Footwear Industry Footwear Industry - empirica

Footwear Industry Footwear Industry - empirica


Usage of ICT and e-business in 2006

Among the ten sectors studied by e-Business W@tch in 2006, the footwear industry is

the one with the lowest overall use of ICT and e-business, in particular among

manufacturing sectors. On the other hand, the survey findings also indicate that footwear

firms are quite dynamic in adopting simple forms of ICT and e-business (e.g. accounting

software), when such systems suit their specific needs, size and financial capabilities.

What is striking is the relatively low level of e-business activity among the larger footwear

companies. Although the survey results for this size-band can only be indicative, 3 the

overall picture is quite clear: e-business is not used in footwear as much as in the other

sectors analysed this year by e-Business W@tch. Nevertheless, where needed and when

economically justified, footwear firms also exploit ICT advantages. Several survey

indicators point at this "digital divide" and a “dual face” of ICT use in footwear:

Internet access at the workplace: On average, significantly fewer workers in

footwear companies have access to the internet at their workplace than in

companies of a comparable size from other sectors (see Section 3.1).

Small base of ERP systems: the installed base of enterprise resource planning

(ERP) systems, an important backbone for B2B integration and cooperation, is low

in the footwear sector (see Section 3.4.1). This appears to be the case particularly

among the medium-sized and large footwear companies, compared to the average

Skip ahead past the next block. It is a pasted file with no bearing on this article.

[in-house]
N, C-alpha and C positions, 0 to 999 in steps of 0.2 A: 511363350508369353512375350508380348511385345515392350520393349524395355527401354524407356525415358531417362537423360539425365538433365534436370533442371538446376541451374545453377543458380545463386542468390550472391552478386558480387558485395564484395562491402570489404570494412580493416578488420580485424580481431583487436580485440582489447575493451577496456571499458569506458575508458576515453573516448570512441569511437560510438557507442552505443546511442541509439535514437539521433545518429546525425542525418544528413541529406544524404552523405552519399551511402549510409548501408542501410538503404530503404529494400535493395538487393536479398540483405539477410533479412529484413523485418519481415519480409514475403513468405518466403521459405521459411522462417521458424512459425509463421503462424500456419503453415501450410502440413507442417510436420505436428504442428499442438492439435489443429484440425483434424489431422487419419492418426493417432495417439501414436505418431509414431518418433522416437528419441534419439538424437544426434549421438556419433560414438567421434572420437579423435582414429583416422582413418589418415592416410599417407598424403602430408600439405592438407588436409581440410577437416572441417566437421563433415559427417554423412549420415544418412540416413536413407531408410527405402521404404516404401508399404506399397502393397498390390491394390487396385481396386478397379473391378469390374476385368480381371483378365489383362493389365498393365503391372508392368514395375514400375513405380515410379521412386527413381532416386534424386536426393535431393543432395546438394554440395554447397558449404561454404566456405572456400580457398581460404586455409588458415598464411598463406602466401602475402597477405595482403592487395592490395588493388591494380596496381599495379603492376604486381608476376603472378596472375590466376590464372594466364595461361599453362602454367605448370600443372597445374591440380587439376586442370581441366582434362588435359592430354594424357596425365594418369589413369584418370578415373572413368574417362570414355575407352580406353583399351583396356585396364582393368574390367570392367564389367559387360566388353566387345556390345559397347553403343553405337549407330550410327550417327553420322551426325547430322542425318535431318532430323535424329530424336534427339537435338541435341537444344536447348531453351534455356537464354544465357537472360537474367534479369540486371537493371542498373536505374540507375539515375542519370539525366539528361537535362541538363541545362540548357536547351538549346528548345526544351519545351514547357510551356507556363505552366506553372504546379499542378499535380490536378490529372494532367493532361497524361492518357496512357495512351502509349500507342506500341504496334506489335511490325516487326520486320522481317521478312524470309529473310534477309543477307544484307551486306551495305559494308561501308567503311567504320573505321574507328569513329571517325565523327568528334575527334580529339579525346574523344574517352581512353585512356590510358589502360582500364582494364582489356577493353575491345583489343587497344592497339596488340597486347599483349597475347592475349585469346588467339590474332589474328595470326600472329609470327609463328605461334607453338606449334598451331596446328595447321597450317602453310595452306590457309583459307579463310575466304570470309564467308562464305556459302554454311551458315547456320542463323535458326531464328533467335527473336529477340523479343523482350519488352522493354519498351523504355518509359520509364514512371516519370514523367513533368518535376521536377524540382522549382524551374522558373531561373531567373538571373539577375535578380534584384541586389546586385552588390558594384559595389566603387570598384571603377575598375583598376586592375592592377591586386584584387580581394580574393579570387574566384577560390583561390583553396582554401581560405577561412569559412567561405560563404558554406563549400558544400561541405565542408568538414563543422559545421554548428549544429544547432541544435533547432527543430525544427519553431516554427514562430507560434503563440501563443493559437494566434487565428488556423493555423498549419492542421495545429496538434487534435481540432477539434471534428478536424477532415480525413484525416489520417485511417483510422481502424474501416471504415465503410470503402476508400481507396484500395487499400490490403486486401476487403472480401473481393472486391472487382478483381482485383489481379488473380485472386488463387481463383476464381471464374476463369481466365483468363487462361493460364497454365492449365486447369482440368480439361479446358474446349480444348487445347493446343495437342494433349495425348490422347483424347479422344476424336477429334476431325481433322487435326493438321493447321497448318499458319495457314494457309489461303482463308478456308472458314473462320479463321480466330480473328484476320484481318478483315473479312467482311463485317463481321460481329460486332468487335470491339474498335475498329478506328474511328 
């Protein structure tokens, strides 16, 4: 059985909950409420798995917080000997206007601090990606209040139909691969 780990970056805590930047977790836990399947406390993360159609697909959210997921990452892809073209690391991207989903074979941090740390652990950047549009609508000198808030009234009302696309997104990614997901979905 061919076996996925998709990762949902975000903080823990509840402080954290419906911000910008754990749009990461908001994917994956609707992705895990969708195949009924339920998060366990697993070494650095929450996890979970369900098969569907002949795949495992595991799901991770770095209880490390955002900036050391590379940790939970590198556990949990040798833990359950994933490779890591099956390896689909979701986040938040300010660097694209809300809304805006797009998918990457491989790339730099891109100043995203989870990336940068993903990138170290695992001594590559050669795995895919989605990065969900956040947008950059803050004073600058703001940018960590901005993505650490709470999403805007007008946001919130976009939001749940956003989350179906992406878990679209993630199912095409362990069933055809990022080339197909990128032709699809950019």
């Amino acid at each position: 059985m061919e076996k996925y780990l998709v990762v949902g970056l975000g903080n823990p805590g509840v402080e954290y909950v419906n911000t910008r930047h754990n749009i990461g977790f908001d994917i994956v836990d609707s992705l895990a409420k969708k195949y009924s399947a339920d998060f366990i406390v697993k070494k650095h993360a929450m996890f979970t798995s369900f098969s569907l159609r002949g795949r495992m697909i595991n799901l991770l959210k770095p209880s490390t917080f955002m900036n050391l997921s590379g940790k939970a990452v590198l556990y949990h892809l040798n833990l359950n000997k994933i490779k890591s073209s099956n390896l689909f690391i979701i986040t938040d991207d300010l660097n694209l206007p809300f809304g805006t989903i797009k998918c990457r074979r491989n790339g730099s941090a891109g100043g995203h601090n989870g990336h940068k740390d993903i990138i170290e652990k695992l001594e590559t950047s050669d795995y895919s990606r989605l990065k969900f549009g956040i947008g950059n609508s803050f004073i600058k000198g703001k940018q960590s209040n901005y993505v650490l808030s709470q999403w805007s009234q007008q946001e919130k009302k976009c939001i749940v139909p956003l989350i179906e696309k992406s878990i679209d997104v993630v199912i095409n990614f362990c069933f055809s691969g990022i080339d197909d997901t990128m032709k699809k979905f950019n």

in other manufacturing industries studied this year by the e-Business W@tch.

Online procurement is much less developed in footwear than in any other sector

studied this year. Only about 30% of firms from this industry said that they place

some orders online, compared to a 50% all-sectors respective average.

Interestingly, footwear firms that do use e-procurement appear to be quite active in

ordering production materials online and in buying from international suppliers (see

Section 3.5.1).

Online marketing and sales appear to have gained momentum in footwear – the

gap to other sectors is smaller in this area, also considering that B2B transactions

prevail in this industry. Furthermore, footwear firms are more active at the

international level in this area when compared to the respective all sectors average

(see Section 3.6.1). Nevertheless, activity has probably not yet reached the critical

mass needed to trigger ICT uptake on a broad level.

Footwear firms are innovating, especially in terms of products where – not

surprisingly – the role of ICT is not very pronounced. However, the importance of

ICT is much less pronounced for process innovation in footwear than on

average in the other sectors studied this year by e-Business W@tch (see Section


Size and cost – the main barriers: companies that did not practice e-business

said that their company was "too small" for doing e-business and that they could

"not afford the required technologies” (see Section 3.8.2).


Only few interviews (N=23) could be realised with companies employing more than 250 persons

in the EU-10. The main reasons are the small population of large companies in this sector and

the increasing incidence of refusals to participate in telephone interviews among large firms.


More magazines by this user
Similar magazines